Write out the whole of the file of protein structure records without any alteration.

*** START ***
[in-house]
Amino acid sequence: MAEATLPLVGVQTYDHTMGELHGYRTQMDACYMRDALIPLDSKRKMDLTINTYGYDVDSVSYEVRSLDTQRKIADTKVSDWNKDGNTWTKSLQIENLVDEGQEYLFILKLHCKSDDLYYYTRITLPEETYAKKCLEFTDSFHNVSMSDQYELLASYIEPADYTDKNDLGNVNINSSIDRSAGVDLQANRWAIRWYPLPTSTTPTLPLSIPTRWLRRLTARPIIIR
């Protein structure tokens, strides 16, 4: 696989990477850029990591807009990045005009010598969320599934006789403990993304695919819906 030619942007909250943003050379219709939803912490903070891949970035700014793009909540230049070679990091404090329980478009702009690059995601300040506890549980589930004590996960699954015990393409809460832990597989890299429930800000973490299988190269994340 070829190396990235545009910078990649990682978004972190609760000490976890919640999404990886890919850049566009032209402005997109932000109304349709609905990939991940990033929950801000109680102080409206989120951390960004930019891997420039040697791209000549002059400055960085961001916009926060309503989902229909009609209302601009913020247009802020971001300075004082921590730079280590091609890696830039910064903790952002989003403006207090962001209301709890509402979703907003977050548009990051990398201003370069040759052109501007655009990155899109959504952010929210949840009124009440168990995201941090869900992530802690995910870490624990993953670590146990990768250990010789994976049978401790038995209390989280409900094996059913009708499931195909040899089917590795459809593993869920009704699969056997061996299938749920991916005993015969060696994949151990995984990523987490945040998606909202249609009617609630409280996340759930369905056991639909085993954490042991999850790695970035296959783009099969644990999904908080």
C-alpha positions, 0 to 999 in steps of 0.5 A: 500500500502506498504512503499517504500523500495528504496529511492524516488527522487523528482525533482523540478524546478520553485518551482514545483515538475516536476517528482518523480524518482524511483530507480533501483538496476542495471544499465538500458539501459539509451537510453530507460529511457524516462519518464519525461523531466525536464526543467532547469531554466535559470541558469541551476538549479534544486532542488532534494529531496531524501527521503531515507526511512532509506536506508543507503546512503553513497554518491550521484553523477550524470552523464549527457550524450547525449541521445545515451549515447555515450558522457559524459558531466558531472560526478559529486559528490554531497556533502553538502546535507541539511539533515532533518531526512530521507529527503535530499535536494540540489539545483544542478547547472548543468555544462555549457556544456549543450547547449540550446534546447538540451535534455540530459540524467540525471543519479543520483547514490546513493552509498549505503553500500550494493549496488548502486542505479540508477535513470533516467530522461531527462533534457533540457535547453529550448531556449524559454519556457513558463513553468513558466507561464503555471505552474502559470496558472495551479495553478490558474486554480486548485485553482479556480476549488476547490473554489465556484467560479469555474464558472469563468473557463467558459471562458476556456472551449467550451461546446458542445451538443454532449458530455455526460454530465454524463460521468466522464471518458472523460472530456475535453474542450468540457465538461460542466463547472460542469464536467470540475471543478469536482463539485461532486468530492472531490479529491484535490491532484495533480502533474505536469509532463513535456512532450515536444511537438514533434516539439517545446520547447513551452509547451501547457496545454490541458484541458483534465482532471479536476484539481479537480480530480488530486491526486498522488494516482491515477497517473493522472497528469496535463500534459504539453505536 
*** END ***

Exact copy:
[in-house]
Amino acid sequence: MAEATLPLVGVQTYDHTMGELHGYRTQMDACYMRDALIPLDSKRKMDLTINTYGYDVDSVSYEVRSLDTQRKIADTKVSDWNKDGNTWTKSLQIENLVDEGQEYLFILKLHCKSDDLYYYTRITLPEETYAKKCLEFTDSFHNVSMSDQYELLASYIEPADYTDKNDLGNVNINSSIDRSAGVDLQANRWAIRWYPLPTSTTPTLPLSIPTRWLRRLTARPIIIR
């Protein structure tokens, strides 16, 4: 696989990477850029990591807009990045005009010598969320599934006789403990993304695919819906 030619942007909250943003050379219709939803912490903070891949970035700014793009909540230049070679990091404090329980478009702009690059995601300040506890549980589930004590996960699954015990393409809460832990597989890299429930800000973490299988190269994340 070829190396990235545009910078990649990682978004972190609760000490976890919640999404990886890919850049566009032209402005997109932000109304349709609905990939991940990033929950801000109680102080409206989120951390960004930019891997420039040697791209000549002059400055960085961001916009926060309503989902229909009609209302601009913020247009802020971001300075004082921590730079280590091609890696830039910064903790952002989003403006207090962001209301709890509402979703907003977050548009990051990398201003370069040759052109501007655009990155899109959504952010929210949840009124009440168990995201941090869900992530802690995910870490624990993953670590146990990768250990010789994976049978401790038995209390989280409900094996059913009708499931195909040899089917590795459809593993869920009704699969056997061996299938749920991916005993015969060696994949151990995984990523987490945040998606909202249609009617609630409280996340759930369905056991639909085993954490042991999850790695970035296959783009099969644990999904908080």
C-alpha positions, 0 to 999 in steps of 0.5 A: 500500500502506498504512503499517504500523500495528504496529511492524516488527522487523528482525533482523540478524546478520553485518551482514545483515538475516536476517528482518523480524518482524511483530507480533501483538496476542495471544499465538500458539501459539509451537510453530507460529511457524516462519518464519525461523531466525536464526543467532547469531554466535559470541558469541551476538549479534544486532542488532534494529531496531524501527521503531515507526511512532509506536506508543507503546512503553513497554518491550521484553523477550524470552523464549527457550524450547525449541521445545515451549515447555515450558522457559524459558531466558531472560526478559529486559528490554531497556533502553538502546535507541539511539533515532533518531526512530521507529527503535530499535536494540540489539545483544542478547547472548543468555544462555549457556544456549543450547547449540550446534546447538540451535534455540530459540524467540525471543519479543520483547514490546513493552509498549505503553500500550494493549496488548502486542505479540508477535513470533516467530522461531527462533534457533540457535547453529550448531556449524559454519556457513558463513553468513558466507561464503555471505552474502559470496558472495551479495553478490558474486554480486548485485553482479556480476549488476547490473554489465556484467560479469555474464558472469563468473557463467558459471562458476556456472551449467550451461546446458542445451538443454532449458530455455526460454530465454524463460521468466522464471518458472523460472530456475535453474542450468540457465538461460542466463547472460542469464536467470540475471543478469536482463539485461532486468530492472531490479529491484535490491532484495533480502533474505536469509532463513535456512532450515536444511537438514533434516539439517545446520547447513551452509547451501547457496545454490541458484541458483534465482532471479536476484539481479537480480530480488530486491526486498522488494516482491515477497517473493522472497528469496535463500534459504539453505536 